• Indications: (a) primary treatment of intermediate and certain types of posterior uveitis, (b) to supplement systemic therapy or when it is contraindicated, (c) poor compliance with topical or systemic medication, and (d) perioperatively in uveitic eyes.



  • Complications: (a) globe penetration, (b) elevation of IOP (may be refractory with depot preparations), (c) ptosis, (d) subdermal fat atrophy, (e) ocular motility paresis, (f) optic nerve injury, (g) retinal and choroidal vascular occlusion, and (h) cutaneous hypopigmentation.



  • Technique: via the superotemporal conjunctiva (posterior sub-Tenon; Fig. 11.11 ), or to the orbital floor via skin or conjunctiva.




    Fig 11.11



Intraocular steroids





  • Intravitreal injection: triamcinolone acetonide can be used for some forms of posterior uveitis unresponsive to other modalities and for refractory cystoid macular oedema (CMO).



  • Complications: (a) elevation of IOP, (b) cataract, (c) endophthalmitis (sterile or infectious), (d) haemorrhage, and (e) retinal detachment.



  • Slow-release implants: biodegradable insert or a slow-release reservoir (fluocinolone acetonide, dexamethasone) offer the benefits of intravitreal steroid injection but over an extended period of up to 3 years; complications are similar to those of intravitreal triamcinolone injection.



Systemic steroids





  • Indications: (a) intermediate uveitis unresponsive to periocular injection, and (b) sight-threatening posterior uveitis, particularly if bilateral.



  • Contraindications: (a) poorly-controlled diabetes (relative contraindication), (b) peptic ulceration, (c) osteoporosis, (d) active systemic infection, and (e) psychosis on previous exposure to steroids.



  • Preparations: oral prednisolone and intravenous methylprednisolone.



  • Common cause of failure: inadequate dosage; a large dose should be used initially and subsequently tapered.



  • Side effects with short-term use: (a) dyspepsia, (b) mental changes, (c) electrolyte imbalance, (d) aseptic necrosis of the head of the femur, and (e) destabilization of diabetic control.



  • Side effects with long-term use: (a) Cushingoid state, (b) osteoporosis, (c) limitation of growth in children, (d) reactivation of infections such as TB, (e) cataract, and (f) elevation of IOP.



Antimetabolites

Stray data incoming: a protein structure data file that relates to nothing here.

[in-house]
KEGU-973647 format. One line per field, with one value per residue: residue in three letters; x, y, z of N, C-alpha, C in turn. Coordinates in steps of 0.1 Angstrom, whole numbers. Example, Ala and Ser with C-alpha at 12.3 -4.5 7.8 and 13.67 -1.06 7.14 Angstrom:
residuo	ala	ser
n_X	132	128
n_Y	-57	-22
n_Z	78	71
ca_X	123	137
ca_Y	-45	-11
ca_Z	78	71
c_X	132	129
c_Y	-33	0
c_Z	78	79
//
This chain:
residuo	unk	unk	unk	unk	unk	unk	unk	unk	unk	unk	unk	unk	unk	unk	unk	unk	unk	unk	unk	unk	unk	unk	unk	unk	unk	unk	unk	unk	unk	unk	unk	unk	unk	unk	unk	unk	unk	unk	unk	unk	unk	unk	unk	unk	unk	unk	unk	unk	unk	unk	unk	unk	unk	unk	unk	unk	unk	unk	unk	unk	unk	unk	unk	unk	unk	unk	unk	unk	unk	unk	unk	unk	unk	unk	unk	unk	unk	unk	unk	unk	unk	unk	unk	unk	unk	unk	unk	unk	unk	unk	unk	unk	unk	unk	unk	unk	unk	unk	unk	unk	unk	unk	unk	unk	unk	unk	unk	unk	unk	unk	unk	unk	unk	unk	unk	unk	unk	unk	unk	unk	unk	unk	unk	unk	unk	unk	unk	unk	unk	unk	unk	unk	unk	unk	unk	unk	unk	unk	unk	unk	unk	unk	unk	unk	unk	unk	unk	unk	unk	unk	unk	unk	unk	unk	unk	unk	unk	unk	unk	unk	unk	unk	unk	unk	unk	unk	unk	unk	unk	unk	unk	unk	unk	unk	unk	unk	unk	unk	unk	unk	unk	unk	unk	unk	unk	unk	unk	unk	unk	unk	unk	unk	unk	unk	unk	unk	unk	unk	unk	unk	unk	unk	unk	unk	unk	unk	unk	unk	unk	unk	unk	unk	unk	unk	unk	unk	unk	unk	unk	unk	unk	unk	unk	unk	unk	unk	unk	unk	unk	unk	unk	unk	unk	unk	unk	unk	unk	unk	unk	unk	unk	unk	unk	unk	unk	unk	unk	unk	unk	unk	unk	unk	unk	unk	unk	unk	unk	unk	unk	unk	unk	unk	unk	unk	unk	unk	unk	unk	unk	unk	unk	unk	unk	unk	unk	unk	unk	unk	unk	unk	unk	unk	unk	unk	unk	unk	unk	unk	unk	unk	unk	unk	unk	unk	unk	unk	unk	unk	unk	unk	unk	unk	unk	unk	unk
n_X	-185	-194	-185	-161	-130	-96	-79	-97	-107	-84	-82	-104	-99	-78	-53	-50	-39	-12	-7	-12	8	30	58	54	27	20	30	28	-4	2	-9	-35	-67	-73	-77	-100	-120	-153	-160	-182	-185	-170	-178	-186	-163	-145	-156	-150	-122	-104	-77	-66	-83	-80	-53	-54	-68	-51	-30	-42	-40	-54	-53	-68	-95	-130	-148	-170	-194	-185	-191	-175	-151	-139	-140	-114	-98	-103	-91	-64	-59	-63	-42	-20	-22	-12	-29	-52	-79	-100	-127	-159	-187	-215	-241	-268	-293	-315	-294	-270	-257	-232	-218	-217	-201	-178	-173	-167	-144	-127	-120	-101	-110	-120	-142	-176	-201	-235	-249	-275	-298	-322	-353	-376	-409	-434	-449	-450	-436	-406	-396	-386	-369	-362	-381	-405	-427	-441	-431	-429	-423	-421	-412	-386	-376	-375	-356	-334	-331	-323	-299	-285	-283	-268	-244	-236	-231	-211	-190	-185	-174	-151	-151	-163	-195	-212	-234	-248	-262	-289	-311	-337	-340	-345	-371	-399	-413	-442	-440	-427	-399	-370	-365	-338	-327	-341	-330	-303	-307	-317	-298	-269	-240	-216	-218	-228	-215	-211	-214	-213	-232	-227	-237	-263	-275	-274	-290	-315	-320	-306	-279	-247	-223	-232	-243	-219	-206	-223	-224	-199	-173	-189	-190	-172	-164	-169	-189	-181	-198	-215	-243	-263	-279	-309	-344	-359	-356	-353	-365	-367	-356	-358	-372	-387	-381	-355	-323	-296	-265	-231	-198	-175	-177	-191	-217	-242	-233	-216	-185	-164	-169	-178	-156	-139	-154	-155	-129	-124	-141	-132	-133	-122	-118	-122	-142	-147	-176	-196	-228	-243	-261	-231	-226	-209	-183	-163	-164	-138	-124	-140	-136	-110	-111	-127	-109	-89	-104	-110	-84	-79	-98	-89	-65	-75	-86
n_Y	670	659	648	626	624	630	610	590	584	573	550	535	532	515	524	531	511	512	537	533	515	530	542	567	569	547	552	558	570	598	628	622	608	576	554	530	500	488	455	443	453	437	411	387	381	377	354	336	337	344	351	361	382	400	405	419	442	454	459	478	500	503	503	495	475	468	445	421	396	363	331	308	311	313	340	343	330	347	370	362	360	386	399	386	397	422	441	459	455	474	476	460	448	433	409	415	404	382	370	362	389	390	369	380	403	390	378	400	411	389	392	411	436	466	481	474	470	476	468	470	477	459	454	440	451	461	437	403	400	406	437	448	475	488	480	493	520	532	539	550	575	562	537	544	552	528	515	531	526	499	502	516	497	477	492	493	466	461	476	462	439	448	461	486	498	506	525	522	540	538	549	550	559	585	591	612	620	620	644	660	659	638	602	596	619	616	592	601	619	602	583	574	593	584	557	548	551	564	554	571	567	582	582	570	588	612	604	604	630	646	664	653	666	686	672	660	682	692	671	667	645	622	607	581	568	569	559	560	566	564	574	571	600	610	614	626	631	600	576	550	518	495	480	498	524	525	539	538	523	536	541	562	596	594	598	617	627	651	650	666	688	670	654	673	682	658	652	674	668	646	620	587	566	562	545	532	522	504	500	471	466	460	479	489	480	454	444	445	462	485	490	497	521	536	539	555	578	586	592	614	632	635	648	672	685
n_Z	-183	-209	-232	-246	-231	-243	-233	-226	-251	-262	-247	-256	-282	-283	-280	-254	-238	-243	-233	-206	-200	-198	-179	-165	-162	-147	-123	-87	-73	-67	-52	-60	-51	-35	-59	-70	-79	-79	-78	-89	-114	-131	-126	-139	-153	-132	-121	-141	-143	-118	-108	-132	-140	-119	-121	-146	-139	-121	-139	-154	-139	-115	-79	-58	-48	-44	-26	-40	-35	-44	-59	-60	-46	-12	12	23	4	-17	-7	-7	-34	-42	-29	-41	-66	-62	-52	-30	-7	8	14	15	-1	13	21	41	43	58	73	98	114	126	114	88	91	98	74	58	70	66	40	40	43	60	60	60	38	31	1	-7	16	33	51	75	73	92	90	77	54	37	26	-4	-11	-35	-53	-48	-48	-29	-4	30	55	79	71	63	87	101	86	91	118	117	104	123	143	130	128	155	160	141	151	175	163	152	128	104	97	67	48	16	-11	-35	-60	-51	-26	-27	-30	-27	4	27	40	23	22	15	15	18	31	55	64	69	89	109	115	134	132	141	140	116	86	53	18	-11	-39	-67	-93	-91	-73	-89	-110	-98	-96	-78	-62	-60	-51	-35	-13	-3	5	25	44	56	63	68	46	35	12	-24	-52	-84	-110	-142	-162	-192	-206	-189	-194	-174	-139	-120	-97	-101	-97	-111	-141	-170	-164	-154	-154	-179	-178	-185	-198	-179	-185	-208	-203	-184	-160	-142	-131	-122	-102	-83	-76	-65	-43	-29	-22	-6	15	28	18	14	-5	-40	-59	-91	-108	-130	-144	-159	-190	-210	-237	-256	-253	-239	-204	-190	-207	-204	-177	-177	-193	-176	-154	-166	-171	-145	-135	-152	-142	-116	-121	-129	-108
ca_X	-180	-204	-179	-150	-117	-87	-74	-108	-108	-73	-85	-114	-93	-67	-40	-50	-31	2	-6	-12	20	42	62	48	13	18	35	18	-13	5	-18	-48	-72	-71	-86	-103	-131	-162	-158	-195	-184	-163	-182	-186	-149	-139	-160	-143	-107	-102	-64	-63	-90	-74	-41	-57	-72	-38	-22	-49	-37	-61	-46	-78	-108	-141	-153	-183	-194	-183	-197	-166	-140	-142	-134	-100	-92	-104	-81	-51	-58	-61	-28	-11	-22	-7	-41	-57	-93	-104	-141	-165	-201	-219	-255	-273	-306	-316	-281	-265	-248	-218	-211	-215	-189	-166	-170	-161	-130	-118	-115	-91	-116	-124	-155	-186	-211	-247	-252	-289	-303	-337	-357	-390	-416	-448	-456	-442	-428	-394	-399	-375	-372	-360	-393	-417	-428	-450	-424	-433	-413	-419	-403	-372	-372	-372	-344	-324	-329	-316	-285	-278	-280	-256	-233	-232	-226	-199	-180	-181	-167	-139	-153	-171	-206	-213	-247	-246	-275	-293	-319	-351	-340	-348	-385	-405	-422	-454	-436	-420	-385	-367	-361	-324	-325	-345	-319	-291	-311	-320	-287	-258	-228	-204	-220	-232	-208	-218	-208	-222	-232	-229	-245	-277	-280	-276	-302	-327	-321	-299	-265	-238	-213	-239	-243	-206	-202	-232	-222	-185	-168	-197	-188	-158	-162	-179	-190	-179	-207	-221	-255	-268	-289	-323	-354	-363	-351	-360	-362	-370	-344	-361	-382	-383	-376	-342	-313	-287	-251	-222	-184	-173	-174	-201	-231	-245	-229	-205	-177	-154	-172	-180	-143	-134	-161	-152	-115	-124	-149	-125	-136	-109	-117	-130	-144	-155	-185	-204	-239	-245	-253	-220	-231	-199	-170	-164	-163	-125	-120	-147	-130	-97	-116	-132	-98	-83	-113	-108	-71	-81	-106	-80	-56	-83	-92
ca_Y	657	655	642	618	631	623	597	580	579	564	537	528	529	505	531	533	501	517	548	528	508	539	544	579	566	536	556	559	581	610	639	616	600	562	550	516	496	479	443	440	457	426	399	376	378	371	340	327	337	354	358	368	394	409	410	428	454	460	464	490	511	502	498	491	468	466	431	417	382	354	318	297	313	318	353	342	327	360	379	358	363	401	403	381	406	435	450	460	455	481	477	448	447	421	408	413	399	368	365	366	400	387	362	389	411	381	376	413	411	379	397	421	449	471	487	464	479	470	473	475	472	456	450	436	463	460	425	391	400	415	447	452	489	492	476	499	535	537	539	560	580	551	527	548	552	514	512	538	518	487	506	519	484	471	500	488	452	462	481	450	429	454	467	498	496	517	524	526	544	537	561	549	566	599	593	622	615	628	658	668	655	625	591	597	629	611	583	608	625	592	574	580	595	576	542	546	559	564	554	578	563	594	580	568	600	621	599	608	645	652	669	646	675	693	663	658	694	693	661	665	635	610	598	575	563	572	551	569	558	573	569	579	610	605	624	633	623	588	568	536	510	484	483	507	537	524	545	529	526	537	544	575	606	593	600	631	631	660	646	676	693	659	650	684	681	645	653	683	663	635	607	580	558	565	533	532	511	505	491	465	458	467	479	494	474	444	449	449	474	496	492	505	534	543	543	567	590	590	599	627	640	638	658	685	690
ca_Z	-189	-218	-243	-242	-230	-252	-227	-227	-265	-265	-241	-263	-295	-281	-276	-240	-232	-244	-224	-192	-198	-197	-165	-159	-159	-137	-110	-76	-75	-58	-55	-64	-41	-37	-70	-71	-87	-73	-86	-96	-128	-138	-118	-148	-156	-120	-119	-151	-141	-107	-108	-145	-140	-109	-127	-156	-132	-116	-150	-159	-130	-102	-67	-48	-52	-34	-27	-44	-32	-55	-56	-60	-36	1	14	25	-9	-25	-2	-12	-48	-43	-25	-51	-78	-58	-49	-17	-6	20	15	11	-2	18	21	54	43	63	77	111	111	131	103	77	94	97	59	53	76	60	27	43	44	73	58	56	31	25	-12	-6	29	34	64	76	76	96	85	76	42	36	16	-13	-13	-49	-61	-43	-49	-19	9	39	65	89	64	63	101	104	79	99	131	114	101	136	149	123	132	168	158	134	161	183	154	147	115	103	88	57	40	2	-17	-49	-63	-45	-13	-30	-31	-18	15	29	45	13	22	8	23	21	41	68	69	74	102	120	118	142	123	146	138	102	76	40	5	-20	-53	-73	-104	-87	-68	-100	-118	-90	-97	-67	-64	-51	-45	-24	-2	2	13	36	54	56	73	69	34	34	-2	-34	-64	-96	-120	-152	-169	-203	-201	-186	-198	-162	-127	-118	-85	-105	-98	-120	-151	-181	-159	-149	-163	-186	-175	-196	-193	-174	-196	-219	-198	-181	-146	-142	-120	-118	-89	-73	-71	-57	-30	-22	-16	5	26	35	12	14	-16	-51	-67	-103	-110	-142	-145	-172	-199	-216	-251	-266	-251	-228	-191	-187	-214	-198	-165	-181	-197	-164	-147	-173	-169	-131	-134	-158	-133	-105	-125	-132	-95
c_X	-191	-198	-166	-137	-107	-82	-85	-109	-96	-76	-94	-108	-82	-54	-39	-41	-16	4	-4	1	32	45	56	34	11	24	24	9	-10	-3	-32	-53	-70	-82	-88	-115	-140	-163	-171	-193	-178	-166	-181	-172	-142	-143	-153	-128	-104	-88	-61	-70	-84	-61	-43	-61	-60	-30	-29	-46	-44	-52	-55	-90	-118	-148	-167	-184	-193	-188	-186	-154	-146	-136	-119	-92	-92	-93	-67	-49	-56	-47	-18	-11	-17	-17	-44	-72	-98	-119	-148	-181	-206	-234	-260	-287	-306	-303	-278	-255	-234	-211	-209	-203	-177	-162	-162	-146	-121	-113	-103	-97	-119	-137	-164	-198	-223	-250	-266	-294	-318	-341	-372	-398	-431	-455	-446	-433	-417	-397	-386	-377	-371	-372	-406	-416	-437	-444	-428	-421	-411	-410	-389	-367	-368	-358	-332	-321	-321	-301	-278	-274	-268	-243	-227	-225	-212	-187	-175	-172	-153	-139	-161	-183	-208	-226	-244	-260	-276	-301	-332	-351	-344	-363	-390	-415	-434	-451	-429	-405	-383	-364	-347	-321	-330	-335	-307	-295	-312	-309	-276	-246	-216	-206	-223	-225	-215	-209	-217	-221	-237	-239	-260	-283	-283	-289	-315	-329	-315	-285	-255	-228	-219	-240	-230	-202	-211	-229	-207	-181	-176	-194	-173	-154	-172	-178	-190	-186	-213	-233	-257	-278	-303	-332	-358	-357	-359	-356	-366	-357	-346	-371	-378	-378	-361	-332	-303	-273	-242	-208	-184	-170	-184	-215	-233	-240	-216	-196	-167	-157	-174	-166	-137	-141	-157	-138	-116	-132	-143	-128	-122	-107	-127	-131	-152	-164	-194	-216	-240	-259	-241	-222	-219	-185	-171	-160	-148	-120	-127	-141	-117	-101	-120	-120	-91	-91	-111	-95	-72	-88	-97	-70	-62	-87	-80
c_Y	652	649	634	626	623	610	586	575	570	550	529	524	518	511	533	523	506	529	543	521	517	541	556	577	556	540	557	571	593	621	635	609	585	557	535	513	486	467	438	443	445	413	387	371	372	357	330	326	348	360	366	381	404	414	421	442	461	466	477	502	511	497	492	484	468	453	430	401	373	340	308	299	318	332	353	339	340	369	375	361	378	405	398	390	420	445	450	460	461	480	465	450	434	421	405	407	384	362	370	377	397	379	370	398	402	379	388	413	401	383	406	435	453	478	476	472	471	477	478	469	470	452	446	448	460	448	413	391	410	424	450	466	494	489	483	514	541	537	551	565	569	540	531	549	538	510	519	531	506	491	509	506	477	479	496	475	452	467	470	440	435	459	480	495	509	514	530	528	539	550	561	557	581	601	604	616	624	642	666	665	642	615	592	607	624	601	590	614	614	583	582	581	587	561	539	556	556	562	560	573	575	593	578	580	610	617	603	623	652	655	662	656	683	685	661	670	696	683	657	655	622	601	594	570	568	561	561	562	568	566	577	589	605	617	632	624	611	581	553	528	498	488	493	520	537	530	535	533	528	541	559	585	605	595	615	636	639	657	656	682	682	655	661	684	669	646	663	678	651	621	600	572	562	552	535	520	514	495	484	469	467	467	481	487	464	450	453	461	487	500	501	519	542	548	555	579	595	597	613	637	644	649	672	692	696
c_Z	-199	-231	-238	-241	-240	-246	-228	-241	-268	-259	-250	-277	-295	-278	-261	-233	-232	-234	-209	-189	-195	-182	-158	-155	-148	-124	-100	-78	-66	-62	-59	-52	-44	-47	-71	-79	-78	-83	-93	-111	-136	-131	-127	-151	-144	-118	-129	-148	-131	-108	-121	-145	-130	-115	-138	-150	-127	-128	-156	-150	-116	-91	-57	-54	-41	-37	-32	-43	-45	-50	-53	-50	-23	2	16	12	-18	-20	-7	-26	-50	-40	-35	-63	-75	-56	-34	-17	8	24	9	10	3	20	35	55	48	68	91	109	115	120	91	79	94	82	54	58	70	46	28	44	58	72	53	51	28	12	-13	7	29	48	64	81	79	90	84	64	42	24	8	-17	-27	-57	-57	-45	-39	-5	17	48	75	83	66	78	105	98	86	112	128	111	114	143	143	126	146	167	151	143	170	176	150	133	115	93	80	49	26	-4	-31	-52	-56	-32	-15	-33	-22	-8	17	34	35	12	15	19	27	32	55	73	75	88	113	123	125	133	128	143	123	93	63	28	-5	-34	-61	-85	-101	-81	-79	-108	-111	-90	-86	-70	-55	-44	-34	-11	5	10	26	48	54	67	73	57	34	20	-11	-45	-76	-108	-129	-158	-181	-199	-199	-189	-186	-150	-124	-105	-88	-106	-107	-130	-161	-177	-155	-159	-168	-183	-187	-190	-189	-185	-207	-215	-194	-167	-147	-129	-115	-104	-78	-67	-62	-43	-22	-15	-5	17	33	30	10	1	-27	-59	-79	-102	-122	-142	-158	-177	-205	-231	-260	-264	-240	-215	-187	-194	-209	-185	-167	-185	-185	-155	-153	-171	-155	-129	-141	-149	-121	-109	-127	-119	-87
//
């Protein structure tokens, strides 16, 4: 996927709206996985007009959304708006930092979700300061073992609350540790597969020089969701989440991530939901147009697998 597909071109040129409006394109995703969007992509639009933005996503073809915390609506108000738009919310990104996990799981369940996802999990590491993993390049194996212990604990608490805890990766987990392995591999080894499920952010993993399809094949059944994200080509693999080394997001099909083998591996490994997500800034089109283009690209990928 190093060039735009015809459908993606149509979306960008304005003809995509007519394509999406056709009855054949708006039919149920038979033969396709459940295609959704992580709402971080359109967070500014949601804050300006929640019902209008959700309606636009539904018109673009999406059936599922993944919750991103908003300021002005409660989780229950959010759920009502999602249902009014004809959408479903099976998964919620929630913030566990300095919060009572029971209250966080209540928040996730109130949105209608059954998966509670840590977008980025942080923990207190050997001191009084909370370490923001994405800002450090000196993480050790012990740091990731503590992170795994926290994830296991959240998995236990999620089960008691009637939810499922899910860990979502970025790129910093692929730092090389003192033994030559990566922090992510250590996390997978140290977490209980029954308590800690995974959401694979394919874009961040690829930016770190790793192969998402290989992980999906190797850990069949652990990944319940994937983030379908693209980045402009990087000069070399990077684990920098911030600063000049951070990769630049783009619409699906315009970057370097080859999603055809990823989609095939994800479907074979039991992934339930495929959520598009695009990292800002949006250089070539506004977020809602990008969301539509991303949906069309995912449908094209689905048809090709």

• Indications: (a) sight-threatening uveitis, typically bilateral, non-infectious and reversible, after failure to respond to adequate steroid therapy, (b) steroid-sparing therapy in patients with intolerable side effects from systemic steroids, and (c) chronic relapsing disease requiring a daily dose of prednisolone above approximately 10 mg.



  • Preparations: azathioprine, methotrexate, and mycophenolate mofetil.



  • Side effects: (a) gastrointestinal disturbance, (b) bone marrow suppression, and (c) hepatotoxicity.



Other drugs





  • Ciclosporin: drug of choice for Behçet syndrome; side effects include nephrotoxicity and hepatotoxicity.



  • Tacrolimus: alternative to ciclosporin in intolerant or unresponsive patients.



  • Biological blockers: interleukin receptor antagonists (daclizumab, anakinra) and tumour necrosis factor-alpha antagonists (infliximab, adalimumab).





Intermediate uveitis





  • Definition: intermediate uveitis (IU) is a chronic/relapsing condition that may be idiopathic or associated with systemic disease. It is typically bilateral but asymmetrical. Systemic associations include (a) multiple sclerosis (MS), (b) sarcoidosis, (c) Lyme disease, and (d) TB. The course and prognosis are very variable.



  • Diagnosis




    • Presentation: in childhood or early adult life with insidious onset of blurred vision and floaters.



    • Signs: (a) mild anterior uveitis, (b) vitreous cells with anterior predominance, (c) inferior vitreous ‘snowballs’ ( Fig. 11.12 ), (d) peripheral phlebitis, (e) inferior ‘snowbanking’ ( Fig. 11.13 ), and (f) neovascularization on the snowbank or the optic nerve head.




      Fig 11.12



      Fig 11.13